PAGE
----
Governors have an important job to do: They can promote early math skills among young children. A new policy brief from the National Governors Association (NGA) called, “Unlocking Young Children’s Potential: Governors’ Role in Strengthening Early Mathematics Learning,” explains why.
“Studies find that the mathematics knowledge acquired in early childhood and early elementary grades is a critical foundation for long-term student success. A child’s math ability when he or she enters school has proved a better predictor of academic achievement, high school graduation, and college attendance than any other early childhood skill.”
In fact, the brief adds: “Early mathematics competency even predicts later reading achievement better than early literacy skills.”
Here in Massachusetts, JD Chesloff, a champion of early math, adds context to the report, explaining, “This is not to say that math should replace reading as a priority, but it is to say that there should be a focus on both literacy and numeracy.”
He adds: “STEM competencies are in high demand by employers across a variety of industries, and the best way to ensure the education and workforce pipeline is producing workers with those skills is to start at the beginning, with very young children.”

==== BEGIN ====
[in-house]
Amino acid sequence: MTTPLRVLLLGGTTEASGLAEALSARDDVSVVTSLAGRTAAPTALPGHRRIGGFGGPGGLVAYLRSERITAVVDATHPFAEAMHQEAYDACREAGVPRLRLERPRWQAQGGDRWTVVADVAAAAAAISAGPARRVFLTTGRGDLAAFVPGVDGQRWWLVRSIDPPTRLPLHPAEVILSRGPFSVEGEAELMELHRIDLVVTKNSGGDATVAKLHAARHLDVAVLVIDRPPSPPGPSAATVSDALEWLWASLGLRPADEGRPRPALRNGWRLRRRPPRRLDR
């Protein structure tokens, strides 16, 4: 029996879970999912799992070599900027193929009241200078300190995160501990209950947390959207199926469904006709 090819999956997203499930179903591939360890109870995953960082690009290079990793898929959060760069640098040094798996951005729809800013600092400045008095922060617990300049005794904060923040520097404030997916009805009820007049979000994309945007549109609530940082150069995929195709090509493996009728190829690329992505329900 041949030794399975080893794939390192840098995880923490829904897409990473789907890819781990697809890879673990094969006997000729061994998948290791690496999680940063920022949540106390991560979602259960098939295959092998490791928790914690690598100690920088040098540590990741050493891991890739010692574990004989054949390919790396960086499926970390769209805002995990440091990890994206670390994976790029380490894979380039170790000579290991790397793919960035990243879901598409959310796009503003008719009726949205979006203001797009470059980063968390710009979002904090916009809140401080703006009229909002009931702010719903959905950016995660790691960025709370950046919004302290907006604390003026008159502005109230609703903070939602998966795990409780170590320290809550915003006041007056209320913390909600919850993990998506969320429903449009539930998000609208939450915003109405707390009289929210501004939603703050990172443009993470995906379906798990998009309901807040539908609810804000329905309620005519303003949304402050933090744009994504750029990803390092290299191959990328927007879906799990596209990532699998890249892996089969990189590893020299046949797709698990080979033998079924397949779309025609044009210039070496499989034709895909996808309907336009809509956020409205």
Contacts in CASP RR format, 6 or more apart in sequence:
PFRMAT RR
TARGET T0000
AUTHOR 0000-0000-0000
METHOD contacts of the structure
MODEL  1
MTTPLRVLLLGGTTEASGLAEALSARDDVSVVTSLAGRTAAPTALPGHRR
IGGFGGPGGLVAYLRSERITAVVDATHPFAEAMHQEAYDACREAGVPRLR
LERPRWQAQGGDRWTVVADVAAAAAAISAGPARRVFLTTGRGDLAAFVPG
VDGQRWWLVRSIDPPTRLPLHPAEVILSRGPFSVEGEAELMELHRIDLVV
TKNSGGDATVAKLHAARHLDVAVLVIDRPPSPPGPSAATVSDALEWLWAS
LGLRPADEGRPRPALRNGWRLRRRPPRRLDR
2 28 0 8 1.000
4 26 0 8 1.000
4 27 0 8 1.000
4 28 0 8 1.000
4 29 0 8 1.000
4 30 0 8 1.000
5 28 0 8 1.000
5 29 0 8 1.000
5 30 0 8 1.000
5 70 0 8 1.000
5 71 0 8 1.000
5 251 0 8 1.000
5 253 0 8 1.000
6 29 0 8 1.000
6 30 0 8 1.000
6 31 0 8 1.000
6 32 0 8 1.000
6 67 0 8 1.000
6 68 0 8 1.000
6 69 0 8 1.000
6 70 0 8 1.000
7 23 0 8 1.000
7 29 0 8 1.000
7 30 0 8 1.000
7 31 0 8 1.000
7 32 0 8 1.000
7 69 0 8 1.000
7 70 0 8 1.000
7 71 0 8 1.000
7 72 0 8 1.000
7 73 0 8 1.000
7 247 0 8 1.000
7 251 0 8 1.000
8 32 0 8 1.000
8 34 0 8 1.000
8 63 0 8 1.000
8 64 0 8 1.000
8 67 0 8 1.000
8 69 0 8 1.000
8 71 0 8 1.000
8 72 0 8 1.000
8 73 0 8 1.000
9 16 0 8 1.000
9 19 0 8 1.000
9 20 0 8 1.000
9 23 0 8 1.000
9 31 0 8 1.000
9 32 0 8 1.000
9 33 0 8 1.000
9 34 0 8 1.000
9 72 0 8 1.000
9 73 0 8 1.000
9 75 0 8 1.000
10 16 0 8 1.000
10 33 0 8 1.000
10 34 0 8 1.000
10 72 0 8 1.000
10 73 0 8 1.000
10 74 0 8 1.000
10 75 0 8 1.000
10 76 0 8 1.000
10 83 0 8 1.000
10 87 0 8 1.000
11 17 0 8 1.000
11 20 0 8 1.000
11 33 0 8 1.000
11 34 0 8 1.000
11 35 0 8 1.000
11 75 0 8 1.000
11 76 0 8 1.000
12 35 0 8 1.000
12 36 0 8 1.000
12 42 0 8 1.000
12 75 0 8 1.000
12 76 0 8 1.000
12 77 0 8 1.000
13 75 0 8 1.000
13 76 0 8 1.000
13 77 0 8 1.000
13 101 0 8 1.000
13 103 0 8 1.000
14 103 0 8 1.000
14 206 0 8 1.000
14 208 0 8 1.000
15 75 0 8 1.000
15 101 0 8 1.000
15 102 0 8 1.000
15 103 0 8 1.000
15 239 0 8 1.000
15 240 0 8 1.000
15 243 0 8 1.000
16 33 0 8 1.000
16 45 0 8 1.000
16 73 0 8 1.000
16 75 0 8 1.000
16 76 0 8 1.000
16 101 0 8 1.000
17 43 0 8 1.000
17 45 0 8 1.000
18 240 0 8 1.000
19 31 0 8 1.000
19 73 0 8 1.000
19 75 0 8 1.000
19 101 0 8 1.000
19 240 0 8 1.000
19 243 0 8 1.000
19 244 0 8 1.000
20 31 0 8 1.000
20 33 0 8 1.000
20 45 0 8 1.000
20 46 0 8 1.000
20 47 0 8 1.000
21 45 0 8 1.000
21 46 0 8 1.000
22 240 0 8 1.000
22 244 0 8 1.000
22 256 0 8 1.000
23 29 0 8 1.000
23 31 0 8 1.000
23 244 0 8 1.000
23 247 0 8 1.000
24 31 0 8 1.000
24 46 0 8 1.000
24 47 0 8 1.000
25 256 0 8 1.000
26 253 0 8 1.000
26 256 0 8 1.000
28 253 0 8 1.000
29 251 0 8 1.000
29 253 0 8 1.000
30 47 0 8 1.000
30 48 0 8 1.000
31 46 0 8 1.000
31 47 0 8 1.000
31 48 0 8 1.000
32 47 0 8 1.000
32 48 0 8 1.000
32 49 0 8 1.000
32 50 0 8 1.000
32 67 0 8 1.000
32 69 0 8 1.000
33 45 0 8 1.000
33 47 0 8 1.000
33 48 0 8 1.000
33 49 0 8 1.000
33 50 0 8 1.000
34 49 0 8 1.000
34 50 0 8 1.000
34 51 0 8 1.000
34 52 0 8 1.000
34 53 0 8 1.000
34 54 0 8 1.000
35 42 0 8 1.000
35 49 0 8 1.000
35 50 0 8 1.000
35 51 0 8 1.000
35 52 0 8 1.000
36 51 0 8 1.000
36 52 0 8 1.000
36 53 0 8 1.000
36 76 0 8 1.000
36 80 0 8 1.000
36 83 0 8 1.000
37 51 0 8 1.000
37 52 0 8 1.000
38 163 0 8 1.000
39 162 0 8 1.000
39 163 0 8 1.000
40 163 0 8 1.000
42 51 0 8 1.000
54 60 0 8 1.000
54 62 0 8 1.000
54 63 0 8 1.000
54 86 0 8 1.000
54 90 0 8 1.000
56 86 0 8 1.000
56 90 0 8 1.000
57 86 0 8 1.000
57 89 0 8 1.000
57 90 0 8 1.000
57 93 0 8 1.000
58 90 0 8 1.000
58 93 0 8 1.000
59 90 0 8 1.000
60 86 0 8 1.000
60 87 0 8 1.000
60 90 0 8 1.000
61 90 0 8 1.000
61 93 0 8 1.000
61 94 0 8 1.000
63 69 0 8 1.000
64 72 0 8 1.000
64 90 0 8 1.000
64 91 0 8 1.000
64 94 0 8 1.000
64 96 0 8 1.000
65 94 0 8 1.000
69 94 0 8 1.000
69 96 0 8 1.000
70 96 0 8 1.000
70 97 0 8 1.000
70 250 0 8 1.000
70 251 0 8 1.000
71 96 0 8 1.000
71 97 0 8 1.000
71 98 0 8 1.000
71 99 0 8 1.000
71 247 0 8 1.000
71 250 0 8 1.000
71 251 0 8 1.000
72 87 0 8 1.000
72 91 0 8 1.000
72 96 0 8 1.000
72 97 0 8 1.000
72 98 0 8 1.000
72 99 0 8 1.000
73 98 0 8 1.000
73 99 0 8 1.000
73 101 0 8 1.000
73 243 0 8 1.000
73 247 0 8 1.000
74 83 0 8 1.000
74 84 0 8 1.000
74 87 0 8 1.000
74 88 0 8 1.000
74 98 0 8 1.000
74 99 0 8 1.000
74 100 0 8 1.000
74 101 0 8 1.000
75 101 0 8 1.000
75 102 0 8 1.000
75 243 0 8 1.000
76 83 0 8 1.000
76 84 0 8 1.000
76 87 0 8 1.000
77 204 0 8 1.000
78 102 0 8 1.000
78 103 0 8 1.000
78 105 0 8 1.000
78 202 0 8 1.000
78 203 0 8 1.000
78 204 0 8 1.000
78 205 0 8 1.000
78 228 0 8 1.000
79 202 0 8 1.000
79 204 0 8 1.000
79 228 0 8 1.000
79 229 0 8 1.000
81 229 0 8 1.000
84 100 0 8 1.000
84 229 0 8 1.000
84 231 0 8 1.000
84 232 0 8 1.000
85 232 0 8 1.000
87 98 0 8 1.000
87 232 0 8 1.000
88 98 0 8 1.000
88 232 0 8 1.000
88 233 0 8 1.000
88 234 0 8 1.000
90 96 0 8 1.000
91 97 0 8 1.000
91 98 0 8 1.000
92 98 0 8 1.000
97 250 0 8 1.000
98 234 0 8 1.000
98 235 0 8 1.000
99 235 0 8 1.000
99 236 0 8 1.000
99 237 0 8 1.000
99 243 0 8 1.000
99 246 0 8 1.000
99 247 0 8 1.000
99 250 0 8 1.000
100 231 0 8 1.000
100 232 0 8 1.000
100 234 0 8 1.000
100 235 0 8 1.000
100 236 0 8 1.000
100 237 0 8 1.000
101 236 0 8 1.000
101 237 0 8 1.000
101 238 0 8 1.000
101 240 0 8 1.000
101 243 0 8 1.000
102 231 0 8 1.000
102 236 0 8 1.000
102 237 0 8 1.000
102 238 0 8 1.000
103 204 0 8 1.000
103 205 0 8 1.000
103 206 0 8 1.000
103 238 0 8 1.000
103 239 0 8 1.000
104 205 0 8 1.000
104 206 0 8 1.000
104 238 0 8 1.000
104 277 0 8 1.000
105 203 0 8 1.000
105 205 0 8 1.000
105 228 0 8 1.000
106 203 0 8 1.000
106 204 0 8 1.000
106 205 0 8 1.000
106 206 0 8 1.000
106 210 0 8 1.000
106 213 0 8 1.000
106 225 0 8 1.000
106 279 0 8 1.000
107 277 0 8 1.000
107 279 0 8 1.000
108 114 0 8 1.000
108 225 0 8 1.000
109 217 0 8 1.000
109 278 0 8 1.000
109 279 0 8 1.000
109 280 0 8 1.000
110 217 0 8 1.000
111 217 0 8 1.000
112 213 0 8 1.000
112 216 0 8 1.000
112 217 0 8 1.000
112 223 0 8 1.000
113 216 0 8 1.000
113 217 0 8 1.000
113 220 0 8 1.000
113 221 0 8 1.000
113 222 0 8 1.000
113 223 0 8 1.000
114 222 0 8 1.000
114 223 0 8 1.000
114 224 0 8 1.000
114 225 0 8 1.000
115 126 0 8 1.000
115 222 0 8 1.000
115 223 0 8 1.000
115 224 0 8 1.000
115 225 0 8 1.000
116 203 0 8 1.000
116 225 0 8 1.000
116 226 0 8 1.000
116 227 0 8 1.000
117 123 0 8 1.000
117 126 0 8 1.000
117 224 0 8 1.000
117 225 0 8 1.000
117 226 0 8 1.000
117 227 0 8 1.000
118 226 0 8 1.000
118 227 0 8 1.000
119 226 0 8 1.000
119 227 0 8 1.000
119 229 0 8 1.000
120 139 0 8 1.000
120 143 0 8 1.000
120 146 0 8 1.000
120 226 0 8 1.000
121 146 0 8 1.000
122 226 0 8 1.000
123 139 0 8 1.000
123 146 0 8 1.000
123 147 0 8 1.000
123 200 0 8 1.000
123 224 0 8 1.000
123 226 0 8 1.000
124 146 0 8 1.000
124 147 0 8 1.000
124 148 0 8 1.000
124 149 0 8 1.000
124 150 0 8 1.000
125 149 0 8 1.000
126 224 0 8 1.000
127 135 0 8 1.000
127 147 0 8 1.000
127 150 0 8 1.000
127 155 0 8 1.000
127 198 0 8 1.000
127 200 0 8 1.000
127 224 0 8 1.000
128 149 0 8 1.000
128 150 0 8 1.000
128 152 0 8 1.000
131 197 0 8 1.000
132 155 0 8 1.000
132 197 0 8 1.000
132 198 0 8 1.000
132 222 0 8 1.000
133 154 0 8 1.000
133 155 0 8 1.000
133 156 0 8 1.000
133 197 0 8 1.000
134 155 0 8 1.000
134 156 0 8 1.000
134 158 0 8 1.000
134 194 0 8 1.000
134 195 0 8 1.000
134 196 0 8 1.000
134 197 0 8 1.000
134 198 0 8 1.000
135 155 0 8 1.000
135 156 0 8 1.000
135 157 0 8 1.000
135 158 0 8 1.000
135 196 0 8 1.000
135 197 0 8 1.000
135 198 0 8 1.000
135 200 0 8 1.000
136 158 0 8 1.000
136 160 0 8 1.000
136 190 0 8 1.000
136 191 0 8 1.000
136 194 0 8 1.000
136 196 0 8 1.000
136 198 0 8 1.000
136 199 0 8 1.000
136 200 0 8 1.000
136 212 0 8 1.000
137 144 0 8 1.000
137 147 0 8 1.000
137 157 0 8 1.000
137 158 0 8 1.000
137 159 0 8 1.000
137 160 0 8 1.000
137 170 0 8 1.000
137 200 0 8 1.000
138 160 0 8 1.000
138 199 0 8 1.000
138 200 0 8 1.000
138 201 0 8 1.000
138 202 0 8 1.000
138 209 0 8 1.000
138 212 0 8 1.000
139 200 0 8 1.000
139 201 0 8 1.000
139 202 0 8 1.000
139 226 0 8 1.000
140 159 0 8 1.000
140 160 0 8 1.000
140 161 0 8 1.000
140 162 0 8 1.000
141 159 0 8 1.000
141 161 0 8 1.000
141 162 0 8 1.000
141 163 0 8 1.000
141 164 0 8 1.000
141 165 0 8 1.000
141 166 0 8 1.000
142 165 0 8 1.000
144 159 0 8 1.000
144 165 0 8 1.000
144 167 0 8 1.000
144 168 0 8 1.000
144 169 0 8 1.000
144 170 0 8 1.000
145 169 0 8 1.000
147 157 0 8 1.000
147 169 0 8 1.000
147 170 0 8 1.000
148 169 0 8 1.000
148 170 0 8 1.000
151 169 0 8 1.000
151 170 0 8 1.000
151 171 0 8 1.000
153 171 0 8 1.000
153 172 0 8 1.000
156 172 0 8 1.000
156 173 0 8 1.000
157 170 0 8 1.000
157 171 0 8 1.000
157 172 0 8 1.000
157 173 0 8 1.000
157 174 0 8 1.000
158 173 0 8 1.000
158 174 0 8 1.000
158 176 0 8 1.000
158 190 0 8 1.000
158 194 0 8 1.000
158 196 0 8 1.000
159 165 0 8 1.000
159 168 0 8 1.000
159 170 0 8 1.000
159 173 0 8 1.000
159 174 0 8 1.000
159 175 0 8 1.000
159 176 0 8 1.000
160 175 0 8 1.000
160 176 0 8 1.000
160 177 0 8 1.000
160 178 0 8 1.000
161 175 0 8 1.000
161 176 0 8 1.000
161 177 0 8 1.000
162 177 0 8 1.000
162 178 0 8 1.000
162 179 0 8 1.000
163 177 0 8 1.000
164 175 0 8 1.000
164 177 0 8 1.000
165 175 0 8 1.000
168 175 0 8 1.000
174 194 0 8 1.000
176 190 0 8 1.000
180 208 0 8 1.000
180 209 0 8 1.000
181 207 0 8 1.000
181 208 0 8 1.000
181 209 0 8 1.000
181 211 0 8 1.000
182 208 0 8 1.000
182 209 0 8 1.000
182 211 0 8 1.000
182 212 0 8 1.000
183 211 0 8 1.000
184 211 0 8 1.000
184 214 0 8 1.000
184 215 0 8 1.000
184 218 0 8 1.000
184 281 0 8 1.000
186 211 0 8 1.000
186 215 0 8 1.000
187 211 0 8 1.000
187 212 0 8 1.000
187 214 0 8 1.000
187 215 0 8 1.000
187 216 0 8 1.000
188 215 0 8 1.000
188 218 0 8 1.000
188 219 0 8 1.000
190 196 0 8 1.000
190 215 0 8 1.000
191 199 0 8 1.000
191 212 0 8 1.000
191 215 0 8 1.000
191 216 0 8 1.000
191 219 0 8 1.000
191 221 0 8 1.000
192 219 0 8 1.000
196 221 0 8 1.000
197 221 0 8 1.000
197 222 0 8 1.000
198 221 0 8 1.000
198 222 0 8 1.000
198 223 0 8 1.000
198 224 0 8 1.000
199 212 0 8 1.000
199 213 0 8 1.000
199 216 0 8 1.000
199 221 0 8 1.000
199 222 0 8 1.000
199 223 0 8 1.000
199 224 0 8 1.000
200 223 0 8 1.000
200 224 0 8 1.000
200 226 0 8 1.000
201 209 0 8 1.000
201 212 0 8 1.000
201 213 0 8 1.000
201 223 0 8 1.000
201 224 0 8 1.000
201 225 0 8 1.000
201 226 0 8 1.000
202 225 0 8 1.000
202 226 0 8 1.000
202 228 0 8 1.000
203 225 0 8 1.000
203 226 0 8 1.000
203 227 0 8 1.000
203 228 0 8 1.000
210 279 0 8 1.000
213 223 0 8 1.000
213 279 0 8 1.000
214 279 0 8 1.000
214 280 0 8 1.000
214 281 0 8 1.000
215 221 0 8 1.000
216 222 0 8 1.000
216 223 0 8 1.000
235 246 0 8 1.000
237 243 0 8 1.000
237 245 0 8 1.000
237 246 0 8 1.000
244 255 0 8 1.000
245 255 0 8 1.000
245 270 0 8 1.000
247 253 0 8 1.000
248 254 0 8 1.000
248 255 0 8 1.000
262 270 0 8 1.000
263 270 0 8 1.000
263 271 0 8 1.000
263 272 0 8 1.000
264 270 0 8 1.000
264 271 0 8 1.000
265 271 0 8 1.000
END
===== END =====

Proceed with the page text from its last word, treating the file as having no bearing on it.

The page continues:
The former chair of the Board of the Department of Early Education and Care, Chesloff remains on the Board as a member, and he’s the executive director of the Massachusetts Business Roundtable.
Despite the benefits of strong early math skills, math is often less of a rallying point.
“Although most governors are already leading state efforts to improve early literacy,” the brief says, “emerging research suggests that they also should focus on improving young students’ proficiency in mathematics. In fact, the National Research Council’s (NRC) recent report on the topic of early mathematics concludes that basic literacy should be defined to include both reading and math skills.”
While researchers “don’t fully understand why early mathematics is so important,” the brief says, “studies find that mathematics learning is closely tied to students’ executive function skills—a set of cognitive processes, including problem solving, reasoning, working memory, and task flexibility—that supports student achievement across academic subjects.”
“Unfortunately, many students fail to master math skills and concepts during elementary school, developing negative attitudes about their ability to learn math,” an NGA release says.
Another challenge is for the United States to keep up with other nations. The brief says:
“…U.S. students are not demonstrating proficiency in mathematics during early childhood or beyond. By fourth grade, only 42 percent of students score at or above ‘proficient’ levels on the National Assessment of Educational Progress. Studies also find a significant achievement gap in mathematics learning by race, ethnicity, and family income as early as kindergarten and growing by fifth grade.”
How Governors Can Promote Early Math